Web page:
Once again I find this column taking me up to the frozen reaches of Scandinavia. Whether it’s their attractive women, their wild dancing, or their smooth and catchy hip-hop beats, Northern Sweden draws me in. I’ve said variously that Swedish hip-hop is surprisingly diverse and well-developed, and this week’s column only adds to that argument. This week I’m spotlighting the inimitable Zacke.
I was probably listening to Zacke for quite a while before I realized who he was. The young Stockholm-based rapper has a longstanding friendship with the fantastic Northern Swedish hip-hop/swing trio Movits (Click this link to read what I wrote about them back in February), and the two artists frequently collaborate. Zacke has delivered verses on tracks from both of Movits’ albums and supported the group during their first full American tour. I’ve been following Movits’ activity for a few years, and upon learning of their protege’s debut album I began looking a little more into this dark-haired young man wearing a shirt emblazoned with a parody of the L.A. Dodgers logo.
Though he currently lives in Stockholm, Zacke (born Zakarias Lekberg) has roots up North in Luleå, thus explaining his connection to Movits and their highly musical swing-influenced brand of hip-hop. Zacke himself doesn’t take his instrumentals or his style choices so directly from the 1920s, but does incorporate a wide array of musical styles and instrumental arrangements in his songs. Zacke has toured relentlessly both in Europe and worldwide with his compatriots in Movits, released one full-length album (2010’s Visst är det Vackert) and a few scattered singles, and tried his hand at directing music videos. The man is active.
Zacke’s music is interesting to listen to in no small part because of the myriad musical influences that can go into any one song, let alone a full album. Smooth jazz, blues, funk, rock, folk, and electronic music all have a part in the rapper’s tracks, leading to grooves that are as enjoyable during instrumental breaks as during the breakneck lines delivered in verses and hooks. This is a trait that Zacke’s music does share with Movits: live instruments are prioritized just as high as synthesizers and drum machines in the arrangements, leading to tunes with an 808 beat with a jazz flute solo recorded over it. Banjos, piano, Rhodes organ, accordion, horns, and percussion all appear on Visst är det Vackert, giving the album an organic feel. Coupled with Zacke’s instantly recognizable voice and cheeky delivery, this is a rap album that feels cool. There is a definite attitude to the rapper’s voice, and with every drawn-out syllable and rising inflection the general sentiment of the track is evident even to listeners with no understanding of the Swedish. It may be that this is just a language particularly apt to be interpreted this way, but Zacke’s rapping style fits in seamlessly with his backing tracks.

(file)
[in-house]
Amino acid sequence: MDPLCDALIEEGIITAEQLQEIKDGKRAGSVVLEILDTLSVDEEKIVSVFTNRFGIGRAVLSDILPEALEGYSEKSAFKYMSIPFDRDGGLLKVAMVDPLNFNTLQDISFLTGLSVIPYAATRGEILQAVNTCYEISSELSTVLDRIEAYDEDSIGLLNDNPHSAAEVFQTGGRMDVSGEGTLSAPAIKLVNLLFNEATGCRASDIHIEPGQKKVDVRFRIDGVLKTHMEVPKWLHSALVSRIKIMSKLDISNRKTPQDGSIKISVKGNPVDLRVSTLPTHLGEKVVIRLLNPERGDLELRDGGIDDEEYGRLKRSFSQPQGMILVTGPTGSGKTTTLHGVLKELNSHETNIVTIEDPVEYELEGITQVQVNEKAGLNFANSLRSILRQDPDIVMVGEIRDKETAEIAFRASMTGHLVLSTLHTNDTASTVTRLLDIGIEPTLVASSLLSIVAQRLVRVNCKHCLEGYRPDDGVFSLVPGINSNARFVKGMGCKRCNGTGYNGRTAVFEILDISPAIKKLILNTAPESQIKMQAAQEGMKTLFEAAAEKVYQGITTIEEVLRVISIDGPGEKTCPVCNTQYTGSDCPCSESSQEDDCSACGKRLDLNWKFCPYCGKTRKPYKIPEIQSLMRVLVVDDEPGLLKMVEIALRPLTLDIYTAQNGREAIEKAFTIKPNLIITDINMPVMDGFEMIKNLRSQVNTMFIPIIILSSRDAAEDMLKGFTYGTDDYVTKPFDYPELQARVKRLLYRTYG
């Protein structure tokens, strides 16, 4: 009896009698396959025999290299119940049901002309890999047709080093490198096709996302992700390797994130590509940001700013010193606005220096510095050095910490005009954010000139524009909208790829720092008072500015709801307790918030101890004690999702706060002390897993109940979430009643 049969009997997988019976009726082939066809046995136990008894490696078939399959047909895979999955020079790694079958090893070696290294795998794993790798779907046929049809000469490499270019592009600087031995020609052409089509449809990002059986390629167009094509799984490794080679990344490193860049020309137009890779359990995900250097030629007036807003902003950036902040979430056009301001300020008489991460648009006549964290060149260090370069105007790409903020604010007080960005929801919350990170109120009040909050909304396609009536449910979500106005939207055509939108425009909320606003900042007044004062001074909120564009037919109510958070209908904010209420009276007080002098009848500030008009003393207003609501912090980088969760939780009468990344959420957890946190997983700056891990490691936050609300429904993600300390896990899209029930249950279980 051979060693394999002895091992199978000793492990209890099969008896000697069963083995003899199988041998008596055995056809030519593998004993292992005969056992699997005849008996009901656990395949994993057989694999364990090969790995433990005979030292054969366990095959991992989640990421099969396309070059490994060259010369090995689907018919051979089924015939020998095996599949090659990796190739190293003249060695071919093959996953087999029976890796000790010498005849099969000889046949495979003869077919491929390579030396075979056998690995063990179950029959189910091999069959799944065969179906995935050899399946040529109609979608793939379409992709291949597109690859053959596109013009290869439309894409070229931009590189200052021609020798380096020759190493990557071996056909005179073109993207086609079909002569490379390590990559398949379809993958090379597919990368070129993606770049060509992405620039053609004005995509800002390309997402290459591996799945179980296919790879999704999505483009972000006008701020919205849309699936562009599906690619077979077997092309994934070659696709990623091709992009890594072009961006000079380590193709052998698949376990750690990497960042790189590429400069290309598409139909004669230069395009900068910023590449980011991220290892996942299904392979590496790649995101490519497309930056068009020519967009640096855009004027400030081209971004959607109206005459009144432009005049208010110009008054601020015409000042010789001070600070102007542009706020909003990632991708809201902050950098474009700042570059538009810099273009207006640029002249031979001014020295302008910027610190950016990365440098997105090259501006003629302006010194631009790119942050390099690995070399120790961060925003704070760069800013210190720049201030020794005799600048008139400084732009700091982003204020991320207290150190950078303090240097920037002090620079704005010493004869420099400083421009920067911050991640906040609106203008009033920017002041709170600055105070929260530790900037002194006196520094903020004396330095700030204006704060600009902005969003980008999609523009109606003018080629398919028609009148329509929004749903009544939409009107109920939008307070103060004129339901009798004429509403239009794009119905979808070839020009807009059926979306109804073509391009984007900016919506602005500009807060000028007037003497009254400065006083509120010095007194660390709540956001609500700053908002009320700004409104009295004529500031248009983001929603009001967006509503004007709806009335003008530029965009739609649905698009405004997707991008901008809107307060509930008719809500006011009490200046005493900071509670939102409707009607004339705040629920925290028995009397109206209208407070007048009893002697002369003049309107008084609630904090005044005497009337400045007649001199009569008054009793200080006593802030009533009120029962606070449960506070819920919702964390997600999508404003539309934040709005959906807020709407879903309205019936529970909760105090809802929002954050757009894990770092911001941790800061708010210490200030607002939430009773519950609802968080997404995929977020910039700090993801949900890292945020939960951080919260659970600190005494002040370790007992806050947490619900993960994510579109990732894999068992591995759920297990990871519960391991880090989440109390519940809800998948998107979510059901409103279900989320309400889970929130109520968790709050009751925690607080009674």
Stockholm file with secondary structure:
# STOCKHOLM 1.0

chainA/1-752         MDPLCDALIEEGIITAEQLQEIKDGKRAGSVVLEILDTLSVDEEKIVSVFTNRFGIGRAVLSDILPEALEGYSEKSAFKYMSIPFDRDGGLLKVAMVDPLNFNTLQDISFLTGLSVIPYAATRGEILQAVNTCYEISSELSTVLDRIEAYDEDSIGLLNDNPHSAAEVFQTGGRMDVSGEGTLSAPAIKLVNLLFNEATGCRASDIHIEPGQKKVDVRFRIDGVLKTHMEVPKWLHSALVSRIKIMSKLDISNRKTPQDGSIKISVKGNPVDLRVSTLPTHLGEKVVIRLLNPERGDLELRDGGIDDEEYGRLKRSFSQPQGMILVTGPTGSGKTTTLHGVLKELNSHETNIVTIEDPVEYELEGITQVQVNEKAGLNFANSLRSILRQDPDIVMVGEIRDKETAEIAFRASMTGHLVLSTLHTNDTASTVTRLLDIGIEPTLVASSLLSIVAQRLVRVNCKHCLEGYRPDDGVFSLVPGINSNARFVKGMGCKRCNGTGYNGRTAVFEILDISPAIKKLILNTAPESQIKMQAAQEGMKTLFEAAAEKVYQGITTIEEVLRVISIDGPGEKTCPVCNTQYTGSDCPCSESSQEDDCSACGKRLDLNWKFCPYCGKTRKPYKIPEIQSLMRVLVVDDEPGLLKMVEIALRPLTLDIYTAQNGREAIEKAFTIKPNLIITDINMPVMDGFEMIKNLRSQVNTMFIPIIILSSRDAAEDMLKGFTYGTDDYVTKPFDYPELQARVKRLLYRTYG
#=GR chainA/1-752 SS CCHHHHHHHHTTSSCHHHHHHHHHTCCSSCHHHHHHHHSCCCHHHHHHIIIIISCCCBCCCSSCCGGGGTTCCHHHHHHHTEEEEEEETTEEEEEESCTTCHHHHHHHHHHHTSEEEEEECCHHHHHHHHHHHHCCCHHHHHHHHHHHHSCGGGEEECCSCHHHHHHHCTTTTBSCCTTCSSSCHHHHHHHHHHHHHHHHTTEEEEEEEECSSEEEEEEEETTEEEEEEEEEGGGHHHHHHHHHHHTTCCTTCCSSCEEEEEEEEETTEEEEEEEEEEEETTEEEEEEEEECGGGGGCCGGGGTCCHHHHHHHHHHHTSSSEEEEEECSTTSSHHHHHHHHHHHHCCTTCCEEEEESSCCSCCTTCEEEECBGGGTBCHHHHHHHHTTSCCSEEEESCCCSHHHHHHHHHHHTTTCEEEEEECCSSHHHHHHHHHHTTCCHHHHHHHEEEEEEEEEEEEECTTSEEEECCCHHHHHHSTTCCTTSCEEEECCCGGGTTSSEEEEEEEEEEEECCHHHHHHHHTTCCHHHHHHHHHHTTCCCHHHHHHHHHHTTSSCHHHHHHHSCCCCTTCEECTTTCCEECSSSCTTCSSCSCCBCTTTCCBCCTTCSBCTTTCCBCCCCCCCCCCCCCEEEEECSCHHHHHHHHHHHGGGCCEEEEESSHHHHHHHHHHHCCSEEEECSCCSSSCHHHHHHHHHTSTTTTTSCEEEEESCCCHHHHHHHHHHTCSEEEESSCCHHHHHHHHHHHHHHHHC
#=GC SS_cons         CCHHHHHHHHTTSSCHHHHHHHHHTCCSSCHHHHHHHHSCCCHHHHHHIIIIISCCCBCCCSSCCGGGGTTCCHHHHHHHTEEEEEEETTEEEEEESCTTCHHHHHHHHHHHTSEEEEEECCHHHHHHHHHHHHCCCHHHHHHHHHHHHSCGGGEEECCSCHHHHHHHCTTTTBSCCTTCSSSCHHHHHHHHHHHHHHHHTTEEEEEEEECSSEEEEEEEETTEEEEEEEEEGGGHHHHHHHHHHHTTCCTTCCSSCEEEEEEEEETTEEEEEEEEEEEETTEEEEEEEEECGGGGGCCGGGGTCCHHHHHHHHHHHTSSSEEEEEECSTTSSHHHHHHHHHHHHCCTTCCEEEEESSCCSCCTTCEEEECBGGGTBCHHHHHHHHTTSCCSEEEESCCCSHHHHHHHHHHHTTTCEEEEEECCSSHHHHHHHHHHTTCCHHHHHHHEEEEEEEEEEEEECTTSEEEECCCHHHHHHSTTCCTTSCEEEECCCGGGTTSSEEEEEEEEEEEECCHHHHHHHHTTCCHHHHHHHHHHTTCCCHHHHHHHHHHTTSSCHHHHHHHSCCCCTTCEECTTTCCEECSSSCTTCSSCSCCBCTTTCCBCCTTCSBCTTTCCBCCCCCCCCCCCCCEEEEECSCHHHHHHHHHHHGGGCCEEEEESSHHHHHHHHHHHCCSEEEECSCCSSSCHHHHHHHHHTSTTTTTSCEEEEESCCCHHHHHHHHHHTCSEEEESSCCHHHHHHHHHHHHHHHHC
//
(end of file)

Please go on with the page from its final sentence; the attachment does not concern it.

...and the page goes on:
The songs of Visst är det Vackert do sweep over a vast range of feels, genres, and tempos. From lazy backbeats like on the album-opening “Flaskpost från Utopia” and the banjo-driven “Men Nanting!” to upbeat tracks like the country-esque romp “Ser det Kommer“, the album takes the listener in every direction a rap album could musically go with Zacke’s staccato verses and singalong hooks serving as guides. The album leads off with blues, funk, and a club-banging dance track featuring Movits’ Johan Rensfeldt that is actually an ironic send-up of modern pop music in “Spela Mig På Radion” (“Play Me on the Radio”). The album does turn reflective in its second half, however, with legitimate ballads and understated layered grooves on tracks such as “Förlorad Generation“, “Öppet Idag“, and “Båtdrinkar“. Lyrically, Visst är det Vackertcovers topics from the artist’s jet-setting life and the difficulty of maintaining relationships to the cultural melting pot that modern Sweden has become; and the artist’s voice proves to be versatile at conveying abrasive bravado in one moment and a calm pensiveness in another.
Since his first album, Zacke has appeared all over the world of Swedish hip-hop, guesting verses on Movits’ new album and the anthem for their American tour (“Först tar vi Manhattan” or “First we take Manhattan”, an aggressively synth-heavy tune about how “they say that hip-hop was born in the Bronx, but the Bronx was born in Sweden“). Zacke can also be found on the brilliant Swedish hip-hop sampler Evolution; on a Mighty Boosh-sampling track from Swedish producer Academics’ second album; and on his own terms with his new single “Mammas nye Kille” (Mom’s New Boyfriend”), a loud track with bouncing drums and a healthy amount of electric guitar shredding.
Zacke isn’t currently touring, but a second full-length album appears to be in the works. For the meantime, the young Zacke is only widening his profile, popping up on hip-hop mixtapes and compilations across Sweden. The artist doesn’t appear to have a presence on twitter (other than his mentions from his friends in Movits), but can be tracked down at his official website and on facebook. Nobody is listening to Zacke right now, but the rapper’s unique delivery and carefully orchestrated tracks single him out as one of the best of a burgeoning Swedish hip-hop scene that desperately needs more exposure.